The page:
Liked by 1 person

    • I bet you could do it. I’m just about to try out lots of different lights as a trial. I’ll report back. They only cost between £10 and £40. Some just sit on a kitchen table like an ordinary lamp. I’ve got lights on top of my propagator which extend the daylight hours and are great for seedlings and salads. Thanks for your kind comments. The wreath is very quick and simple to make. Thanks again for reading.


  4. Citrus in a greenhouse. That just seems wrong. Yet, you have more of a selection than I do. That sweet orange looks as happy as it would out in the garden. What do you do with the fruit of the ‘Chinotto’ sour orange on the left? I grew ‘Bouquet de Fleur’ in the garden because it is so pretty and fragrant, but the bitter fruit was nasty! There is no way to get the bitter out of it. It was no good for marmalade. I sliced some of the fruit very thin and dried it for tea, sort of like ‘Bergamot’, but it was not even very good for that. I grew ‘Chinotto’ at the farm, but never tried to work with the fruit. ‘Seville’ was what English people wanted for marmalade.

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    • Hi Tony, I use the peel in cakes and flapjack and rich bread recipes like panettone. Just a few finely grated pieces give a lovely citrusy flavour. The sour orange is used for its zest, and the pulp is added to all the other citrus to make marmalade. I admit, it can’t be used on its own, but mixed together, I seem to get away with it. The lemons are just the same as the ones you can buy in the shops, so juice and zest is used for lemon drizzle cake and in tea. I haven’t tried drying it for tea, but will have a go. Thanks for the suggestion. I’m hoping to buy a dehydrator machine when I’ve saved up some money for one, and decided which one is best. Best wishes . Karen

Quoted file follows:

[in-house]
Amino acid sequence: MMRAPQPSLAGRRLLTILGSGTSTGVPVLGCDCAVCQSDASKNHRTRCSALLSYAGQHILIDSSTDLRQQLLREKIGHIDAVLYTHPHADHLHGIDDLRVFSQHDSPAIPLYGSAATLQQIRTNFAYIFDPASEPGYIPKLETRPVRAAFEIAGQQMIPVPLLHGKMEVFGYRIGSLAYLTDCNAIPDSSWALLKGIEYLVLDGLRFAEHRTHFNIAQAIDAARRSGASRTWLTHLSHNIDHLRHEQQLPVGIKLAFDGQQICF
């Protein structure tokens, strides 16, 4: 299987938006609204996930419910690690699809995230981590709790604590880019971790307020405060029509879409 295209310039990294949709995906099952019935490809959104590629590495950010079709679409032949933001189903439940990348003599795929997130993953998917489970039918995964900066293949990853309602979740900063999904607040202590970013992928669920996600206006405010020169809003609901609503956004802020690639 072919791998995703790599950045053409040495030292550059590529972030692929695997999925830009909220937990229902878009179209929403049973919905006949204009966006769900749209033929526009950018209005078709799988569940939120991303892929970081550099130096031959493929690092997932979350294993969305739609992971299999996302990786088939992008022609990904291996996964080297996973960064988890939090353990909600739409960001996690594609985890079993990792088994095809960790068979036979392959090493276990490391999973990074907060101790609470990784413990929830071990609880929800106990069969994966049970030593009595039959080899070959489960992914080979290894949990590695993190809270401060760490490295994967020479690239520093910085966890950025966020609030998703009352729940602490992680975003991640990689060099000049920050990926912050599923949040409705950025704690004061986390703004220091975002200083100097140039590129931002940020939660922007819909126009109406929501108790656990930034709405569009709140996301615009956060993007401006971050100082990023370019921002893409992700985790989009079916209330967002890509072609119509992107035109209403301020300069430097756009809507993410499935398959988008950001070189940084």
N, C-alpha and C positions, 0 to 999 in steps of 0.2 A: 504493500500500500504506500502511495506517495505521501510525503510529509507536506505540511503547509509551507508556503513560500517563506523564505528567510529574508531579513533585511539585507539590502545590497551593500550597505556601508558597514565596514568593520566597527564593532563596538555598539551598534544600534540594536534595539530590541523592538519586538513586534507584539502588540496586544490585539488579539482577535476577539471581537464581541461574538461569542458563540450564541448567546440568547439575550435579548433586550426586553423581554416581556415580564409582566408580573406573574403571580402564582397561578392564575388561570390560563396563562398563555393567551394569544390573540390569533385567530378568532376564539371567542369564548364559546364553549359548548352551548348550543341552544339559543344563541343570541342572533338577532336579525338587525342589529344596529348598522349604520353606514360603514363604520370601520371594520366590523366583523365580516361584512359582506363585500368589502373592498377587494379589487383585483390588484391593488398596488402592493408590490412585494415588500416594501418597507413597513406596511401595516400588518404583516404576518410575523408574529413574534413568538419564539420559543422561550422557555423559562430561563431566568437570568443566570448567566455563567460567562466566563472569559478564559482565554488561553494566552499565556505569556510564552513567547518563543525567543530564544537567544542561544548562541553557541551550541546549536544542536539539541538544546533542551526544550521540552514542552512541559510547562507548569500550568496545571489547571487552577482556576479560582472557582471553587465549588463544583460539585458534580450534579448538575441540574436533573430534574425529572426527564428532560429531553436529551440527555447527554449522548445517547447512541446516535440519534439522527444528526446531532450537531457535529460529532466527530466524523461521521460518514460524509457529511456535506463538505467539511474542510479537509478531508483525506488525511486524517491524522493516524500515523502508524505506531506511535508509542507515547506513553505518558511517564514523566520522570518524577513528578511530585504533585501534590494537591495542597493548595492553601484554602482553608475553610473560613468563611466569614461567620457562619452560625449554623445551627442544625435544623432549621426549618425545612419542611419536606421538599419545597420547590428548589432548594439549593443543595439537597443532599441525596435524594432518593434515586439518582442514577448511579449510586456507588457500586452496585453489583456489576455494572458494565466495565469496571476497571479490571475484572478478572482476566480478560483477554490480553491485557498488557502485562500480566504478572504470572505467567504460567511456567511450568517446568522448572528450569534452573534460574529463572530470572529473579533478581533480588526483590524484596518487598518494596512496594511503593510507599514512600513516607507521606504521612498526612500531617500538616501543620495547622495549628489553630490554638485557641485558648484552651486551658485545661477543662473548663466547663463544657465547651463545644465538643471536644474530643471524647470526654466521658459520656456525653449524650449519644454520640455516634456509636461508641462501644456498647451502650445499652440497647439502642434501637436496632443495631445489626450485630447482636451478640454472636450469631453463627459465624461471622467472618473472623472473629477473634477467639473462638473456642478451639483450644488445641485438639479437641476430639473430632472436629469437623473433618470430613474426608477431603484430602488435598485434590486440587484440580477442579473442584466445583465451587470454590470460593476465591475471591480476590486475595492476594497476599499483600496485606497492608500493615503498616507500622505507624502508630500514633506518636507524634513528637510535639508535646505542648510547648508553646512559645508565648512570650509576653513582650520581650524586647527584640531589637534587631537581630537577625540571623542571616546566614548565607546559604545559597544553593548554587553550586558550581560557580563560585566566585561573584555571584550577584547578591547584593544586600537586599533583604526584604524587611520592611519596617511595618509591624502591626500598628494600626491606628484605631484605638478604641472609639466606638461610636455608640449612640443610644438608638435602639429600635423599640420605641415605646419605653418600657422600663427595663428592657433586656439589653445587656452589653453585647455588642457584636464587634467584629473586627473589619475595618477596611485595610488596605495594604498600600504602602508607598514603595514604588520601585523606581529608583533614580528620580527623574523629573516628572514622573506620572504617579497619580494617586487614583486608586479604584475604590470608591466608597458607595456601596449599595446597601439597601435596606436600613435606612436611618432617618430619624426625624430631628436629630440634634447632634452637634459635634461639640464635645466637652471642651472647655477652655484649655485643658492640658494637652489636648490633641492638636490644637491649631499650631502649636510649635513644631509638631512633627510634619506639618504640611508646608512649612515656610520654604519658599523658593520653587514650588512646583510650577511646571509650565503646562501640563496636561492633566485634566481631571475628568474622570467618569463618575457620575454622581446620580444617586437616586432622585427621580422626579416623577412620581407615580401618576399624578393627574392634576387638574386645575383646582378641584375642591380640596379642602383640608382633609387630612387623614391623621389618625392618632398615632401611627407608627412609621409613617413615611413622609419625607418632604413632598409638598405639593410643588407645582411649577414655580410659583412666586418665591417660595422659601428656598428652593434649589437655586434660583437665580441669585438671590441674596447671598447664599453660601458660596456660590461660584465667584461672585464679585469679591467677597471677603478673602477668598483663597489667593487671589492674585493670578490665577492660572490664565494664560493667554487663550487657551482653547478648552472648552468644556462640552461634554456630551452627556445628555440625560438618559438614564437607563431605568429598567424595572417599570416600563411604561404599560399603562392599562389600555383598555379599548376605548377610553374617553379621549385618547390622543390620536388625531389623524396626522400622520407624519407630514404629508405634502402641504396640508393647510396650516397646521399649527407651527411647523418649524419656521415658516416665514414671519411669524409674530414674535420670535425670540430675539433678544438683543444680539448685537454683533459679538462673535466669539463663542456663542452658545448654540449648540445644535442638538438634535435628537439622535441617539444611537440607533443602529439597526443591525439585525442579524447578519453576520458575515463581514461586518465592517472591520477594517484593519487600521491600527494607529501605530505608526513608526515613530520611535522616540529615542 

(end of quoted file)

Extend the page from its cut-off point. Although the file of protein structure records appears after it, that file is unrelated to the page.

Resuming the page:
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      • Oh, I do not know if lemon gets dried. I just dried the bitter orange because I did not know what else to do with it, and I hated to waste it. Lemons are always available, so I only use them fresh.

        Liked by 1 person

    • Thank you Noelle. I’ve added more snowdrops today in little test tubes, hidden amongst the ivy, and topped with moss. I’m determined not to use florists foam, but these are just as pretty I think. I just have to top the water up each day. I quite enjoy messing about with it, adding a bit more here and there. Thanks again .Karen


  5. What a gorgeously positive post. Here am I, moaning about hot weather, and there you are, finding lovely photos that barely have a sniff of winter about them. That first one is especially beautiful. I loved seeing them, Karen.

    Liked by 1 person

    • Thank you so much. I’m sorry to hear about the heat where you are. We had 30C for weeks on end last summer and I thought we’d all expire! I hear it is even warmer for you over there. Hoping my photos send a cool breeze, and some relief, vicariously at least. Much love. Karen x

      Liked by 1 person